Changes to Australian patent law & practice7 March 2013
Relevant changes to the Australian patent law will come into effect on 15 April 2013 as a result of “The Intellectual Property Laws Amendment Act 2012”.
Some of these changes will result detrimental for patent applicants.
We are now going to summarize the most relevant changes and to suggest some strategies:
- Inventive step test
The scope of admissible prior art will be expanded and it will be more difficult to overcome an official objection or opposition based on lack of inventive step.
As a matter of fact, whilst currently only common general knowledge in Australia can be considered for the purpose of inventive step, with the new regulation general knowledge from anywhere in the world will be taken into consideration. This is actually aligned with the practice followed in Europe, Japan, US, etc…
Moreover, whilst currently only prior art information “ascertained, understood and regarded as relevant from the skilled person” can be taken into consideration for evaluating the inventive step, the new regulation will removed such limitation, enabling all prior art information to be considered, regardless of the skilled person judgement. As a matter of fact, while a skilled person will be deemed to be aware of all publiclyavailable prior art information, such information may still be excluded from obviousness considerations if it can be shown that the skilled person could not have appreciated its relevance.
- Shorter period for gaining acceptance (allowance)
The accaeptance (allowance) deadline will be shortened from 21 months to 12 months from receipt of the first examination report.
The reform introduces the new requirement of “utility”, The specification will have to disclose a “specific, substantial and credible” use.
- Sufficency of disclosure
The new regulation states that a specification must “disclose the invention in a manner which is clear enough and complete enough for an invention to be performed by a person skilled in the relevant art”. The language is taken directly from the corresponding provision in the United Kingdom legislation. There i san expectation that to meet this requirement, the specification should enable the claimed invention to be produced across the full scope of each claim.
- The requirement of Support replaces the “fair basis” one
Currently the claims must be “fairly based” on the description, substantially alligned with it. With the new rules the claims shall be “supported by matter disclosed” in the specification. Consequently, all claims shall be supported by the specification and the scope of the claims must not be broader than is justified by the extent of the description. The requirement is similar to that of EPC law.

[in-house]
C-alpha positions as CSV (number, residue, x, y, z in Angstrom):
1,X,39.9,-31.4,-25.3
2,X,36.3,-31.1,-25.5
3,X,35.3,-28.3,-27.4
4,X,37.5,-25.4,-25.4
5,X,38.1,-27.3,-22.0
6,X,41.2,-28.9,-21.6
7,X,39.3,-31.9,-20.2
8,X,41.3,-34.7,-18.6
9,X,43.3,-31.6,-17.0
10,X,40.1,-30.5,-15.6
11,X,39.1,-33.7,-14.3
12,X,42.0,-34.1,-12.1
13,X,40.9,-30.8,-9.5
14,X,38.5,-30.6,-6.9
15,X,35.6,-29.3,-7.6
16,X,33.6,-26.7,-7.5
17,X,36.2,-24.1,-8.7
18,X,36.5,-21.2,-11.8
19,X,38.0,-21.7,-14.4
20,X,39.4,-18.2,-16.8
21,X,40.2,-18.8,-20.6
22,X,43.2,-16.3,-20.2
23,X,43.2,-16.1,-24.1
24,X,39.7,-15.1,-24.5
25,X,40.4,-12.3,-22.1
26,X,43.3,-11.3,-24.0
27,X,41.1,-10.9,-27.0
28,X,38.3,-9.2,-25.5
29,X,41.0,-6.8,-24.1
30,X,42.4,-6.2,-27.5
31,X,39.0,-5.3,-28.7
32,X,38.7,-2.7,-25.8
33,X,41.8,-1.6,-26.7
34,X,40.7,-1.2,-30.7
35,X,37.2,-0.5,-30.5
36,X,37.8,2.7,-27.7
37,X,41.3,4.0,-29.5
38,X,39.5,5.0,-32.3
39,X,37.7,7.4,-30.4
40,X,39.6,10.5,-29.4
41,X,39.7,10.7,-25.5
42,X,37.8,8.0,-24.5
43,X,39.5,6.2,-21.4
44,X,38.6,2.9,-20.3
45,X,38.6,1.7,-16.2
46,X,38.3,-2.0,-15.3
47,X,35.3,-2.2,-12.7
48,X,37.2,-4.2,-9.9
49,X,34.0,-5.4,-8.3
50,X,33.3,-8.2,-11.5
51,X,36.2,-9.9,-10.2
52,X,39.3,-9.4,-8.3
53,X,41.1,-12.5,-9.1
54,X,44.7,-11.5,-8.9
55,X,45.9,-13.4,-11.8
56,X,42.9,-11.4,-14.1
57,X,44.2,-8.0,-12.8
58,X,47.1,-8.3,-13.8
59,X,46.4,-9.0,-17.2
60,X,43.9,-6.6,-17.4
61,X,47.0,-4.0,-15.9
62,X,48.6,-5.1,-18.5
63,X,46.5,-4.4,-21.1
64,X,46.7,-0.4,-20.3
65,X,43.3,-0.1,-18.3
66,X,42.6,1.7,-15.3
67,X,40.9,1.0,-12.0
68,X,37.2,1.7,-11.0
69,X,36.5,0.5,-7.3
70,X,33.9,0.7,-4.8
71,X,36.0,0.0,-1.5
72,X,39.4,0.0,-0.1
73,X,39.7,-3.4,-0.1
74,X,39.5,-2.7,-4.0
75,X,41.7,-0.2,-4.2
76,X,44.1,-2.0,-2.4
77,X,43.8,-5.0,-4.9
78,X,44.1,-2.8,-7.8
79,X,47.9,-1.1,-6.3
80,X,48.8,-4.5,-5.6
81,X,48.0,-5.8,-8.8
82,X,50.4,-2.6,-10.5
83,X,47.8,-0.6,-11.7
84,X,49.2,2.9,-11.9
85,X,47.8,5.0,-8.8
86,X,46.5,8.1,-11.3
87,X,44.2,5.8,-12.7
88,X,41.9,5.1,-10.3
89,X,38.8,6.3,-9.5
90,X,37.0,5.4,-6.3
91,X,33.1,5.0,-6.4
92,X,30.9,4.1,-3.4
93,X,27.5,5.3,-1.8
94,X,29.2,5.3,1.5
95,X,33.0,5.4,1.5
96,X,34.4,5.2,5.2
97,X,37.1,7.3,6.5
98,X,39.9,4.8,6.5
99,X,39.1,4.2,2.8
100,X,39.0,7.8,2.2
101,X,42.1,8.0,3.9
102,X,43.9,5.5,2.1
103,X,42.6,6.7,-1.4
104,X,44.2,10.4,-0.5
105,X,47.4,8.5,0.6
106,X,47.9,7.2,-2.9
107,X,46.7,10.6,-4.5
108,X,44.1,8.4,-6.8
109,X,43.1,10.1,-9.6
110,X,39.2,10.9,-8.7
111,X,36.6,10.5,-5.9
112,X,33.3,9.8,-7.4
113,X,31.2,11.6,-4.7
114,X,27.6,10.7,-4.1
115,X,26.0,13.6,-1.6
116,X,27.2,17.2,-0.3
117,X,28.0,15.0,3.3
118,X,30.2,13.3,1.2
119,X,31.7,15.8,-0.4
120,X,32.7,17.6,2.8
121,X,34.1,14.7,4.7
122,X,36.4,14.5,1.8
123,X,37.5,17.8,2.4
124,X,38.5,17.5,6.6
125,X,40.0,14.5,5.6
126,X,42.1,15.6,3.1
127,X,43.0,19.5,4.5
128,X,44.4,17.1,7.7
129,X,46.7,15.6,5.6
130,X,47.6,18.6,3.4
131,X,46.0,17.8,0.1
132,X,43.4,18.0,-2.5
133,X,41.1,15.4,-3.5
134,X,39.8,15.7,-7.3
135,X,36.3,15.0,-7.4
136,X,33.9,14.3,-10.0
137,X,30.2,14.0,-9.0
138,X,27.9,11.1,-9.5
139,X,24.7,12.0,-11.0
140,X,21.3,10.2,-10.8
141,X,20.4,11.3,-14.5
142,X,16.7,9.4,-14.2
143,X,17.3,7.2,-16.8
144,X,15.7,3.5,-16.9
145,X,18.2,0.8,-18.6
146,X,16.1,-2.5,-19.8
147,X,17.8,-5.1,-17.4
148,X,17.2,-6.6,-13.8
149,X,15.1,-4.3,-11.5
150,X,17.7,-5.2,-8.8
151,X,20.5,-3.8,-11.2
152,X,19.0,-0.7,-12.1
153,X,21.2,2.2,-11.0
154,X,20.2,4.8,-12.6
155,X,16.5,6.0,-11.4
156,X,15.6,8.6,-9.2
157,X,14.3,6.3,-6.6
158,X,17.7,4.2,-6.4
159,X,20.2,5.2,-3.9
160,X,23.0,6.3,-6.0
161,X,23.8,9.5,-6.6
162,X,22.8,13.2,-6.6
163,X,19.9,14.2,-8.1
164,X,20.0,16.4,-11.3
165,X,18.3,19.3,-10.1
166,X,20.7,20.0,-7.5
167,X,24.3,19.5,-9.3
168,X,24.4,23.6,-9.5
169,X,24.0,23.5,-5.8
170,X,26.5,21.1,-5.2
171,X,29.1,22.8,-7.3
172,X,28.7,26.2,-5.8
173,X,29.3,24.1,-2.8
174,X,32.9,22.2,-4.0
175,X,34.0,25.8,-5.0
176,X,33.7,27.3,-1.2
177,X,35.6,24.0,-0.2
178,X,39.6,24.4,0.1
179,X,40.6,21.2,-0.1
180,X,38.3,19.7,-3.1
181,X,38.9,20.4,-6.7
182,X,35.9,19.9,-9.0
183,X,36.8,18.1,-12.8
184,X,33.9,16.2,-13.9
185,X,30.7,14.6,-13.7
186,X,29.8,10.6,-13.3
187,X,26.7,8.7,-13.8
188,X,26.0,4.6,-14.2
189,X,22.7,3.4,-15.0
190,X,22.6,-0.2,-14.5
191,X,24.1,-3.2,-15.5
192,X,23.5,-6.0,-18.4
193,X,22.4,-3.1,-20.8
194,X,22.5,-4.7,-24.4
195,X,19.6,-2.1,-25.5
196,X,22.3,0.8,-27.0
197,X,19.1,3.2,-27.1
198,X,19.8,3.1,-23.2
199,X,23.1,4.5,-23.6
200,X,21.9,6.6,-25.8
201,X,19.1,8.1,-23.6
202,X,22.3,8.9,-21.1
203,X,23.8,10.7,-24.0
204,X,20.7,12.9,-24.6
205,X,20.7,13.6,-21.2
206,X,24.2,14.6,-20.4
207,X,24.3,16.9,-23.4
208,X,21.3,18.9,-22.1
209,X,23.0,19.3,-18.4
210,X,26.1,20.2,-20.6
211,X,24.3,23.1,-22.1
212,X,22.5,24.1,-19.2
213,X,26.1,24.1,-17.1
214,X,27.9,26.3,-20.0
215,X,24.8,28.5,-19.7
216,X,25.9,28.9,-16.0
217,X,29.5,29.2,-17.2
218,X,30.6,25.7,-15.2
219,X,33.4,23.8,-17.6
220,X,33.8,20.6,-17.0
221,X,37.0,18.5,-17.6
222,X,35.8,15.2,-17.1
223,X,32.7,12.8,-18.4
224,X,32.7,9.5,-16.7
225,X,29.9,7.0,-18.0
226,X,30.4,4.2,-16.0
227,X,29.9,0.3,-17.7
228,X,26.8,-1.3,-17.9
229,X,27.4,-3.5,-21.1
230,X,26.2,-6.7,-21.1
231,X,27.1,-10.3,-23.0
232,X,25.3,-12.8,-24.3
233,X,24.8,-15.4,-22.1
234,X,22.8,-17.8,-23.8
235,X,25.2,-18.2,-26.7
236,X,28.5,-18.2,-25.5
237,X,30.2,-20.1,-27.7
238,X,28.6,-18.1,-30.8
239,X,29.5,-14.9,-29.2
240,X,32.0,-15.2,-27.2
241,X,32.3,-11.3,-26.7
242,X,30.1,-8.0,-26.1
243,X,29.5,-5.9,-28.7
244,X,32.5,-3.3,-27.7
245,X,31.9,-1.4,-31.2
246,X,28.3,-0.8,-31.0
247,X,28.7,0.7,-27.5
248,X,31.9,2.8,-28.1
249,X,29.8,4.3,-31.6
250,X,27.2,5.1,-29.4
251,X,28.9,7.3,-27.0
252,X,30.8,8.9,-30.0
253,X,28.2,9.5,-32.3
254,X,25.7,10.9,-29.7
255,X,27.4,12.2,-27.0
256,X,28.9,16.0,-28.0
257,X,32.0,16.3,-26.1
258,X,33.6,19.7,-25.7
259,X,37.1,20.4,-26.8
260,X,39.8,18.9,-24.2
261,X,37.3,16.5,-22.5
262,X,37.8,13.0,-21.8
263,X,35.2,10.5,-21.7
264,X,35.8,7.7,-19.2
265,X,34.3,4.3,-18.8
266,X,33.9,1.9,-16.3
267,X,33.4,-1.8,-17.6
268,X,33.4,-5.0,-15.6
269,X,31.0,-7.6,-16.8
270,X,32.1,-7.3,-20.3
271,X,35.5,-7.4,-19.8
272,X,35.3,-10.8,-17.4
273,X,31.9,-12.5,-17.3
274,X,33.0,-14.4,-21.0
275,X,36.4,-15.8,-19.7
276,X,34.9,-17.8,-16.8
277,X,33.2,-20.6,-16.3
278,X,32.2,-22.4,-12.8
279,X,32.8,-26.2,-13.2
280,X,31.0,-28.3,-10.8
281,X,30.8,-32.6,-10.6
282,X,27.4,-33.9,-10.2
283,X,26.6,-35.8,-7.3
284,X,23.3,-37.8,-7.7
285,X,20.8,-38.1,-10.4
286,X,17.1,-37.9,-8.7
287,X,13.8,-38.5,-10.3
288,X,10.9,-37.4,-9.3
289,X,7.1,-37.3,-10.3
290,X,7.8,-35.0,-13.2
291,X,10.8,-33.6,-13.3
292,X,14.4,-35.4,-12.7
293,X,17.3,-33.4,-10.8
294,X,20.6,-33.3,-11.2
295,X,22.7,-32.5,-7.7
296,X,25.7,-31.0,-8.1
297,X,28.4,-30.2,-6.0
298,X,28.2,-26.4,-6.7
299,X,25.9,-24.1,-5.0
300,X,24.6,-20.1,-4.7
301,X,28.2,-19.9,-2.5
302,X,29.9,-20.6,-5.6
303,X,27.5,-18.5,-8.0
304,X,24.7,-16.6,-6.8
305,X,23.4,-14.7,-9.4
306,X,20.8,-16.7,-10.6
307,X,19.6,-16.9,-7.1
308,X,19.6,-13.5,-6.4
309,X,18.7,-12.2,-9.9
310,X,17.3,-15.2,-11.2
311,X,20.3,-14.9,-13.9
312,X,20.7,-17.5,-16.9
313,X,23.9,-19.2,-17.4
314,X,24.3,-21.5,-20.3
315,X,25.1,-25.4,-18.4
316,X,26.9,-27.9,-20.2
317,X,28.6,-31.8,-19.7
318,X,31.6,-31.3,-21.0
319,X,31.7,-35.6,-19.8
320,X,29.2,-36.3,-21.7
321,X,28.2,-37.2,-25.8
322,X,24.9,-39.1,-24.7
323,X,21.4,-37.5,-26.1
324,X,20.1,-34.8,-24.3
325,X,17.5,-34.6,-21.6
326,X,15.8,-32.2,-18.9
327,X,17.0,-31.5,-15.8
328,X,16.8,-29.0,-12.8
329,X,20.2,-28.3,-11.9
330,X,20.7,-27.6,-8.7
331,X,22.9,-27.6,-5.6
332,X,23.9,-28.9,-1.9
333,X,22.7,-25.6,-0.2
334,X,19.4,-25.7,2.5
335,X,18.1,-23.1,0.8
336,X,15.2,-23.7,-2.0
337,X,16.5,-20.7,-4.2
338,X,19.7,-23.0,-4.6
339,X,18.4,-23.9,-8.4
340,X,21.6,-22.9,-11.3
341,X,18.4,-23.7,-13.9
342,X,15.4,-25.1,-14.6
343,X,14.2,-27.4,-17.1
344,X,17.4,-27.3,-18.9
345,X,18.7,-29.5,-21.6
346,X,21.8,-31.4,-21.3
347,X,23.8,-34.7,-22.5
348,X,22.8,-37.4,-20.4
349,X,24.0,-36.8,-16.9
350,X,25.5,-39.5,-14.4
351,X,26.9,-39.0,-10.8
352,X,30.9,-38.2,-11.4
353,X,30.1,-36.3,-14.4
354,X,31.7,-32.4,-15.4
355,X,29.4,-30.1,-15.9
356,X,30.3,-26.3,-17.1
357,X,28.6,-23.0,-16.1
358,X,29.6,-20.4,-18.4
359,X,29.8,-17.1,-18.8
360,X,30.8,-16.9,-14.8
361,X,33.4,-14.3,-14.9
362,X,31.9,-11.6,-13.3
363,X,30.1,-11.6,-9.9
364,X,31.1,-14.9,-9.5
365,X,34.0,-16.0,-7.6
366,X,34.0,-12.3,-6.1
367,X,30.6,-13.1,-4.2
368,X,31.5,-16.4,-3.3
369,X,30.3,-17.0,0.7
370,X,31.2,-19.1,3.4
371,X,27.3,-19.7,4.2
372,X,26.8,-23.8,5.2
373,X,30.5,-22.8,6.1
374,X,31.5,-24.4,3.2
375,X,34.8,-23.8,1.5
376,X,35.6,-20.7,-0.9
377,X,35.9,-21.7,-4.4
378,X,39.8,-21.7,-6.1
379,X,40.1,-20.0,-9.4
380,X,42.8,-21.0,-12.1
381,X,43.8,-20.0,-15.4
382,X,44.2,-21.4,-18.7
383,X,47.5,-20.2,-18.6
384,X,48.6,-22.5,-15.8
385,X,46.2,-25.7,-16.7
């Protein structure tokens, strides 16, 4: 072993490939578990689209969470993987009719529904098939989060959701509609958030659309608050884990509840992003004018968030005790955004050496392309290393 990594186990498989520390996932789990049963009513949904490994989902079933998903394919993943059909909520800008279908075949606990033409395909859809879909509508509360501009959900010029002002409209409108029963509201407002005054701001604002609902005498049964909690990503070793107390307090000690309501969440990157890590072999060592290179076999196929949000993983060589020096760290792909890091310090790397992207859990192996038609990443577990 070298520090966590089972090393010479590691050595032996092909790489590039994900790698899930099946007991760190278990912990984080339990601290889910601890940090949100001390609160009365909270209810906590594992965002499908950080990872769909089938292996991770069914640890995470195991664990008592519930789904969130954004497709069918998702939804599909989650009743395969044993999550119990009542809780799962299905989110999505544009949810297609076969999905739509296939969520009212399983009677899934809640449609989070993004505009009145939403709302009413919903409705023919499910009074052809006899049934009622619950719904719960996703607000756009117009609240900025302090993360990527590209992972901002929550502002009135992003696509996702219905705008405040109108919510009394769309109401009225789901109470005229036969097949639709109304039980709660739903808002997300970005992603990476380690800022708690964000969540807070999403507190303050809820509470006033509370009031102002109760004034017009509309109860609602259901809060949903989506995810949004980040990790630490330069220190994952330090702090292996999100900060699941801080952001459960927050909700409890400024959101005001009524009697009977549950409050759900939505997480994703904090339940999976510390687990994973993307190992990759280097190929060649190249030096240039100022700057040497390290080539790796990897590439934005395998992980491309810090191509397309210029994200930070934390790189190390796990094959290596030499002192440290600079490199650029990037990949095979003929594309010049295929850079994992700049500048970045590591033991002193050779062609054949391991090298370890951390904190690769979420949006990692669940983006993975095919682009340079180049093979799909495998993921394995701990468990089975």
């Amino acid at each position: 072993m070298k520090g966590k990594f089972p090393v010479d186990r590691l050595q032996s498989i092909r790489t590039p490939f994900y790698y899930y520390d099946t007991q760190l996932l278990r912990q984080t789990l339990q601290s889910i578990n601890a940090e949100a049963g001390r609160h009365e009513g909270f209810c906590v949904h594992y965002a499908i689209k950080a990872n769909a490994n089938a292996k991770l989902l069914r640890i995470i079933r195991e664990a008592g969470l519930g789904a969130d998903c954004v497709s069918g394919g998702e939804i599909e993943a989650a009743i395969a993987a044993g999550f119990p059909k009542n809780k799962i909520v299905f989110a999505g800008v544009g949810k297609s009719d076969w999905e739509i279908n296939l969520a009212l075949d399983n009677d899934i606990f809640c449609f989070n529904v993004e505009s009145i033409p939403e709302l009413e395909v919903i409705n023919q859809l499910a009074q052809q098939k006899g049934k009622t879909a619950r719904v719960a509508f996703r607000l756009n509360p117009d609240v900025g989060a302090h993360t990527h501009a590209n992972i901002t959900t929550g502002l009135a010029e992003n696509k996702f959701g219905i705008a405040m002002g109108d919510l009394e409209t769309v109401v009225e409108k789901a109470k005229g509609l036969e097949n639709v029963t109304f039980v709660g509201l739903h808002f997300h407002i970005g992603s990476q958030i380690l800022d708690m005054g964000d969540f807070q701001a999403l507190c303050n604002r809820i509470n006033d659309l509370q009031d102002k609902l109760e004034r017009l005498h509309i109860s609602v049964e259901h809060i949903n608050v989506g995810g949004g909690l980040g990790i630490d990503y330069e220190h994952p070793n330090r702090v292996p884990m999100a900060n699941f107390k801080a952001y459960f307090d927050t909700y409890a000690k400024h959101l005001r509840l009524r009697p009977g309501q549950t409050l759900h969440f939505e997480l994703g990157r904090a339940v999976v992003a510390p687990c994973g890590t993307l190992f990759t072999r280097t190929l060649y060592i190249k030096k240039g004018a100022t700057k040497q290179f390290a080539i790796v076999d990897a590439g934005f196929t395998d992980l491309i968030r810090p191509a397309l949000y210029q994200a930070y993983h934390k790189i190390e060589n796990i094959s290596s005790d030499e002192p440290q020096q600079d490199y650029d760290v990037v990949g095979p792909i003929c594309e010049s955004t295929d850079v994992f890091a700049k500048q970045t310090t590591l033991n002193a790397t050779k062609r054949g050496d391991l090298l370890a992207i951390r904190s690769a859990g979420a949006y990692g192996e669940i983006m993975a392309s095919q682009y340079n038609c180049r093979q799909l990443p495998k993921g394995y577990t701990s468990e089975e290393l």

- Grounds for examination
The rounds considered durino examination will now include utility and prior use.
- Standards of proof
The Commisssioner, in examination, opposition and re-examination proceedings will apply the higher standard of proof of “balance of probabilities”. Currently issues are decided in favour of the applicant un less the commissioner is “satisfied “that a ground has been made out.
- Restrictions on amendments
An amendment of a specification to insert new subject matter will not be permitted, even if the subject matter is not claimed.
- Modified examination
It will no longer be possibile to request modified examination or deferral of examination.
- Omnibus claims
It will no longer be possibile to define an invention by reference to the descriptions and drawings, except where the invention can only be defined by reference to a specific detail in the specification. This practice will be similar to EPC law.
- Postponement of the acceptance
Even if the applicant may still request the postponement of the acceptance of an application, the Commissioner will have the discretion whether to allow or not such request. Moreover, the commisioner will also have the discretion to postpone the acceptance, even if not requested by the applicant.
The new rules will apply not only to patent applications filed on or after 15 April 2013, but also to existing application filed before but examined on or after 15 April 2013.
Given the new law could make invalidità easier to establish, one clear strategy will be, where practicable, to file Australian patent applications and request examination before 15 April 2013 – thereby precluding those applications from the more stringent validità criteria that will otherwise apply.
For pending Australian applications:
- request examination, deferment of acceptance prior to 15 April 2013;
- file any required divisional spplication and request examination prior to 15 April 2013.
For pending PCT application:
- enter the national phase in Australia and request examination prior to 15 April 2013.
For applications which may lack sufficient disclosure or identification of utility:
- amend the specifications prior to 15 April 2013 to clearly identify the utility of the invention and to provide the required “support” for the claims.